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WASDE lifts world wheat to 770.5Mt, Australia to 28.5Mt: USDA

Grain Central, September 14, 2020

Harvesting wheat in Kansas in June. Photo: Lindsay van Allen

THE United States Department of Agriculture (USDA) has forecast world wheat production at 770.5 million tonnes (Mt), up 4.4Mt from its estimate released last month, which includes a 2.5Mt lift for the Australian crop to 28.5Mt and a 2Mt lift for Canada to 36Mt.

The figures were released on Friday in USDA’s September World Agricultural Supply and Demand Estimates (WASDE),

USDA is now forecasting global wheat ending stocks at 319.4Mt, up 2.6Mt from the August number, with China and India accounting for 51 and 10 per cent of the total respectively.

Its estimate for the EU wheat crop has risen 650,000t to 136.2Mt, while India is up 400,000t to 107.6Mt, and Argentina is down 1Mt to 19.5Mt,

Unchanged are China on 136Mt, Kazakhstan on 12.5Mt, Ukraine on 27Mt, the US on 50Mt, and Russia on 78Mt.

Projected 2020-21 (Jly-Jun) global trade wheat has lifted 1.5Mt to 189.4Mt on higher exports for Australia and Canada.

The largest import change this month is for China, where estimated imports are up 1Mt to 7Mt on an early strong pace of US sales and shipments to China, and increased exports from Australia and Canada.

If realised, these would be the largest China wheat imports since 1995-96.

Cut in coarse grains

USDA has cut its estimate for global coarse grain production to 1460.3Mt from 1464.7Mt seen last month, with a cut in US corn and sorghum estimates largely behind the drop.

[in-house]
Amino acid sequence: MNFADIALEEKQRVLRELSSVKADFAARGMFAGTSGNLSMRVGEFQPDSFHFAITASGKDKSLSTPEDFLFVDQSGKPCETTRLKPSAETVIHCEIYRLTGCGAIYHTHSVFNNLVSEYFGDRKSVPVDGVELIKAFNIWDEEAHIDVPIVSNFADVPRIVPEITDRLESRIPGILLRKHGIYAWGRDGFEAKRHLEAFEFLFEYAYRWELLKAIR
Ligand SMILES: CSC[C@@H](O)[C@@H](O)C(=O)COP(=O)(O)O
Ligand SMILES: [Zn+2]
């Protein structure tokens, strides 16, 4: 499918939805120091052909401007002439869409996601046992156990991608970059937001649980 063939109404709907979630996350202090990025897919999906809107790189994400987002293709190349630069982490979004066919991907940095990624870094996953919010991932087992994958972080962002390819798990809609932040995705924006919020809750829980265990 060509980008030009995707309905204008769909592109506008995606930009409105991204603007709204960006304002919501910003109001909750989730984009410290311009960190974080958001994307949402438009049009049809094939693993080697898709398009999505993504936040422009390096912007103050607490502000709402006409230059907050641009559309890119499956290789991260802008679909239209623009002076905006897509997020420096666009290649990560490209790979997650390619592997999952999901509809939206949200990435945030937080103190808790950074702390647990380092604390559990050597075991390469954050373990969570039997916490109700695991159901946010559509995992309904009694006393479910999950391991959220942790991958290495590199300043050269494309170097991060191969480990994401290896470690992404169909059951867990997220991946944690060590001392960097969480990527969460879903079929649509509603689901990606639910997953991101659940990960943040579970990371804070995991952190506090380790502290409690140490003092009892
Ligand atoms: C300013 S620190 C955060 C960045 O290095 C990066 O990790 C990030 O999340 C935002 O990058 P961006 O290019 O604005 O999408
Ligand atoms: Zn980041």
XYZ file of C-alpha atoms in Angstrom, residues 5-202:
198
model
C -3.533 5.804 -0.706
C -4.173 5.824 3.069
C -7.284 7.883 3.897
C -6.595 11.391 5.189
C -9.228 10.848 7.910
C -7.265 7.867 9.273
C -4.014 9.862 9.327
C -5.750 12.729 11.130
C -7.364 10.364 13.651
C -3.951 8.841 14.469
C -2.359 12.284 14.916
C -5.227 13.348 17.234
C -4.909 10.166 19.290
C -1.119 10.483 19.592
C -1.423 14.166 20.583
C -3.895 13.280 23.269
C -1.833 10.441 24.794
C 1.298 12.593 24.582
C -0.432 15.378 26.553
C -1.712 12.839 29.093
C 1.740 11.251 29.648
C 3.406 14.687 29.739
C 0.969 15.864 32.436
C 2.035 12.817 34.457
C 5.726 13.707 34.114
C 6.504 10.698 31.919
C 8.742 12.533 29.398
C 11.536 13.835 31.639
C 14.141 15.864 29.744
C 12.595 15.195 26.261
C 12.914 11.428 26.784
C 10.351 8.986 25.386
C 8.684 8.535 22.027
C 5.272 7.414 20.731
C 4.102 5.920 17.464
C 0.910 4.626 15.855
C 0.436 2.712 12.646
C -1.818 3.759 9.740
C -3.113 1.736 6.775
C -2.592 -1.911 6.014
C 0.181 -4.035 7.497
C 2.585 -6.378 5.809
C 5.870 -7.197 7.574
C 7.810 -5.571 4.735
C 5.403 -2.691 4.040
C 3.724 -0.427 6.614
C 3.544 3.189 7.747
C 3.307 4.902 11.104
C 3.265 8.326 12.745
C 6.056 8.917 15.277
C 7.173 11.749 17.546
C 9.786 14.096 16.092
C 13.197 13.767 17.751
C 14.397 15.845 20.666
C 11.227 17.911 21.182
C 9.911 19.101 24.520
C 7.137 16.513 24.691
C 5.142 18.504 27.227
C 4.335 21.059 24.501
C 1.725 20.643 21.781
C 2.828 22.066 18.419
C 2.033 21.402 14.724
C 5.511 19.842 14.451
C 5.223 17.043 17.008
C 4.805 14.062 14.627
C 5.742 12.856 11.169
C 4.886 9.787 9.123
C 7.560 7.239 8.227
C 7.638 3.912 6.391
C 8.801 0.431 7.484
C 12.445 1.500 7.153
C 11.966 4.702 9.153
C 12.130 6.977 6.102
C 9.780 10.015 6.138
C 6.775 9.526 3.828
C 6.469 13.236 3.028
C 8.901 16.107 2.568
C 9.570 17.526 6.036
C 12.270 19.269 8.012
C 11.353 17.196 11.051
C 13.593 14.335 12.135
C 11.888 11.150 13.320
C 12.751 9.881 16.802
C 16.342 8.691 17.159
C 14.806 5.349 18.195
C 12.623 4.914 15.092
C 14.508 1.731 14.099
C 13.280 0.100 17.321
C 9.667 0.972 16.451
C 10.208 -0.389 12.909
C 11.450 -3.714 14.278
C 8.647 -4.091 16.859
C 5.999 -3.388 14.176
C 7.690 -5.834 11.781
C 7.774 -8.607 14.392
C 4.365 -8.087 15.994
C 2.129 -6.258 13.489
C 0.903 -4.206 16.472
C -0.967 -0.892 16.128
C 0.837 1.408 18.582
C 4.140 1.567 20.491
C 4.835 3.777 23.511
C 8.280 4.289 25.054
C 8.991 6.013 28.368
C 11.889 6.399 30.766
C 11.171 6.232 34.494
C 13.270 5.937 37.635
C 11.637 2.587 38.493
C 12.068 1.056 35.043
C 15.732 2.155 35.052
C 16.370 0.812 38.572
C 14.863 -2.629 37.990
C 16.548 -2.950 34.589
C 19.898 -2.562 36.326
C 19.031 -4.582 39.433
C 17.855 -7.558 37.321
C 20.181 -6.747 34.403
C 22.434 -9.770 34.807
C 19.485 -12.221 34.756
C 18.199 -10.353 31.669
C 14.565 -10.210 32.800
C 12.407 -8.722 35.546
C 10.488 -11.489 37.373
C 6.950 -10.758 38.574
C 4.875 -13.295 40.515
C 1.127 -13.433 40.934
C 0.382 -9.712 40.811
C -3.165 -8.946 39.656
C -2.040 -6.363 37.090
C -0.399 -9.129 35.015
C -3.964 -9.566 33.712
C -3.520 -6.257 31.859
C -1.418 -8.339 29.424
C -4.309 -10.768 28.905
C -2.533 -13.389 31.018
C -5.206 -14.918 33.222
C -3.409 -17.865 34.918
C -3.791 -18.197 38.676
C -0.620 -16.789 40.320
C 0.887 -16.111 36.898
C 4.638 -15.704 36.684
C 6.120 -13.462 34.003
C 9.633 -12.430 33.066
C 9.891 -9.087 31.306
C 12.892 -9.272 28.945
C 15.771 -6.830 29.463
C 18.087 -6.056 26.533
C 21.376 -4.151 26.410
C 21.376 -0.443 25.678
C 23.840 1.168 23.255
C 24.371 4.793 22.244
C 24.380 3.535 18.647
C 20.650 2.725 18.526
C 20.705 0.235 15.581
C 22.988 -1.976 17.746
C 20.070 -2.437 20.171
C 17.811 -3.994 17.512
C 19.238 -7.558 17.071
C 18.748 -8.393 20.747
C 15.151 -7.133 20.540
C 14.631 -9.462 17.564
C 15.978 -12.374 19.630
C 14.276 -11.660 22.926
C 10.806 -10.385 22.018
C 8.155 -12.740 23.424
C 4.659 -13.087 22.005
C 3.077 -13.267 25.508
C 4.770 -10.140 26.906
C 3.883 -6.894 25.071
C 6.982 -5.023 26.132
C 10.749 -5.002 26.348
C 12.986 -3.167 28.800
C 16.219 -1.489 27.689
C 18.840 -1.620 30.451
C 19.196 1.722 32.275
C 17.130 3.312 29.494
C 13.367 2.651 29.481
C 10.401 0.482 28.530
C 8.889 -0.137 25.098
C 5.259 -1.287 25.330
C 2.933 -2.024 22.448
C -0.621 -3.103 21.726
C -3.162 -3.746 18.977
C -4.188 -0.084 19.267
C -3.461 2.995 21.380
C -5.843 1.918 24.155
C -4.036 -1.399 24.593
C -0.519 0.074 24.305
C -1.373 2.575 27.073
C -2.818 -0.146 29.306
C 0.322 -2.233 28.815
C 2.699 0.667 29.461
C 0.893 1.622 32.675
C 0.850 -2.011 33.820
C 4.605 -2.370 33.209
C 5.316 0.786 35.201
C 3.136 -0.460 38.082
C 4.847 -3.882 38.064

Forecast US corn supplies are down from last month, with the smaller crop more than offsetting bigger opening stocks, mostly due to lower estimated exports for 2019-20.

The estimate for US corn used for ethanol in 2020-21 has been cut based on the continued slow recovery in motoring demand as a result of COVID-19,but expected exports have been raised to reflect reduced supplies in competitor countries.

This month’s 2020-21 non-US coarse grain outlook is for larger production, with fractionally higher trade and lower stocks relative to last month.

EU corn production is lowered, mostly reflecting a reduction for Romania, and  Ukraine corn production is down, as acute short-term drought across much of the primary growing areas lowered corn yield prospects.

Corn production is raised for Brazil, as high domestic prices are expected to support an expansion in area.

Corn production is also increased for India and Nigeria.

Estimated barley production has been raised for Russia, the EU, and Australia.

Major global coarse grain trade changes for 2020-21 include barley export increases for Russia and Australia, and corn export forecasts have been raised for the US, Brazil and Mexico.

China’s corn feed and residual use for 2019-20 and 2020-21 has been raised from last month, based on observed soybean meal-equivalent protein consumption and current corn prices.

Foreign corn ending stocks are lower relative to last month, as increases for India and Nigeria are more than offset by a decline for China.

USDA’s estimate for China’s opening stocks of coarse grains have been cut by 3Mt this month to 201.4Mt, while its production is unchanged at 267.4Mt, and feed use is up 2Mt to 201.5Mt, and imports are unchanged at 18.45Mt.

The forecast for Argentina’s production is steady at 56.4Mt, while the Brazil number is up 3Mt to 113.4Mt.

Numbers neutral to bullish

In its analysis of the report, Lachstock Consulting said the market got what it was looking for on corn yield reductions, and further support had come from a reduction in the estimated of US harvested corn area.

However, the estimate for China’s corn imports at 7Mt is seen as very low given the amount of business being reported, and the trade is working on an amount of 15-20Mt.

Lachstock has called the corn and coarse grains figures neutral to bullish.

On soybeans, the US yield estimate was cut as expected, and no change was made to estimated Chinese imports.

With no changes to exports or the crush in the US, and a reduction in opening stocks, the report is seen as bullish for soybeans.

Lachstock has described the September WASDE as “pretty benign” for wheat.

 

 

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